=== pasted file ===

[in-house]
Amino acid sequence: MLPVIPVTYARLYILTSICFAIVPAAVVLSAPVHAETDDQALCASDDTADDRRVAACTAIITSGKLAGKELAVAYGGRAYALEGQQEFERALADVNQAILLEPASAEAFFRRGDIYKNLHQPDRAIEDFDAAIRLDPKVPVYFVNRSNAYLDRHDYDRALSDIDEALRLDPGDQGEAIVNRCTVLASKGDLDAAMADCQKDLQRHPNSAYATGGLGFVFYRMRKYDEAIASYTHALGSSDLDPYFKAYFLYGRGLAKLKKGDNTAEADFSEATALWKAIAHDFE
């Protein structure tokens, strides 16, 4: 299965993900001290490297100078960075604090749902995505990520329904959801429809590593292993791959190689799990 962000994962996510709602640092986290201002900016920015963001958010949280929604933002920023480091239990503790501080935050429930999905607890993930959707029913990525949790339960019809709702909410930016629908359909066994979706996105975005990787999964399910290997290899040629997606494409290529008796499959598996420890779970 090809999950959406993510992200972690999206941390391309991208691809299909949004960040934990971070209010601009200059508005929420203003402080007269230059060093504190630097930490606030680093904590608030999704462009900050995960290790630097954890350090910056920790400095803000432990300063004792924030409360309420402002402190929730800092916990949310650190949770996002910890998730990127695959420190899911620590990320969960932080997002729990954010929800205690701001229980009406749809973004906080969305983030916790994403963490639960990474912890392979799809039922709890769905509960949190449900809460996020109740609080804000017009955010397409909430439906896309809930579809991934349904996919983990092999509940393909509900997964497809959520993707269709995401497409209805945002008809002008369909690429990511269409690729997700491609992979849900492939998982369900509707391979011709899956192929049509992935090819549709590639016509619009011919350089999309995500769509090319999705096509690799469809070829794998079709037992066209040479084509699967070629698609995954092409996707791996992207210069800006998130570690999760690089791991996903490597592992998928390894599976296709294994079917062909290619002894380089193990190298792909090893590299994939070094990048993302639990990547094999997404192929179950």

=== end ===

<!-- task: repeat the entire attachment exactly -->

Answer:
[in-house]
Amino acid sequence: MLPVIPVTYARLYILTSICFAIVPAAVVLSAPVHAETDDQALCASDDTADDRRVAACTAIITSGKLAGKELAVAYGGRAYALEGQQEFERALADVNQAILLEPASAEAFFRRGDIYKNLHQPDRAIEDFDAAIRLDPKVPVYFVNRSNAYLDRHDYDRALSDIDEALRLDPGDQGEAIVNRCTVLASKGDLDAAMADCQKDLQRHPNSAYATGGLGFVFYRMRKYDEAIASYTHALGSSDLDPYFKAYFLYGRGLAKLKKGDNTAEADFSEATALWKAIAHDFE
């Protein structure tokens, strides 16, 4: 299965993900001290490297100078960075604090749902995505990520329904959801429809590593292993791959190689799990 962000994962996510709602640092986290201002900016920015963001958010949280929604933002920023480091239990503790501080935050429930999905607890993930959707029913990525949790339960019809709702909410930016629908359909066994979706996105975005990787999964399910290997290899040629997606494409290529008796499959598996420890779970 090809999950959406993510992200972690999206941390391309991208691809299909949004960040934990971070209010601009200059508005929420203003402080007269230059060093504190630097930490606030680093904590608030999704462009900050995960290790630097954890350090910056920790400095803000432990300063004792924030409360309420402002402190929730800092916990949310650190949770996002910890998730990127695959420190899911620590990320969960932080997002729990954010929800205690701001229980009406749809973004906080969305983030916790994403963490639960990474912890392979799809039922709890769905509960949190449900809460996020109740609080804000017009955010397409909430439906896309809930579809991934349904996919983990092999509940393909509900997964497809959520993707269709995401497409209805945002008809002008369909690429990511269409690729997700491609992979849900492939998982369900509707391979011709899956192929049509992935090819549709590639016509619009011919350089999309995500769509090319999705096509690799469809070829794998079709037992066209040479084509699967070629698609995954092409996707791996992207210069800006998130570690999760690089791991996903490597592992998928390894599976296709294994079917062909290619002894380089193990190298792909090893590299994939070094990048993302639990990547094999997404192929179950």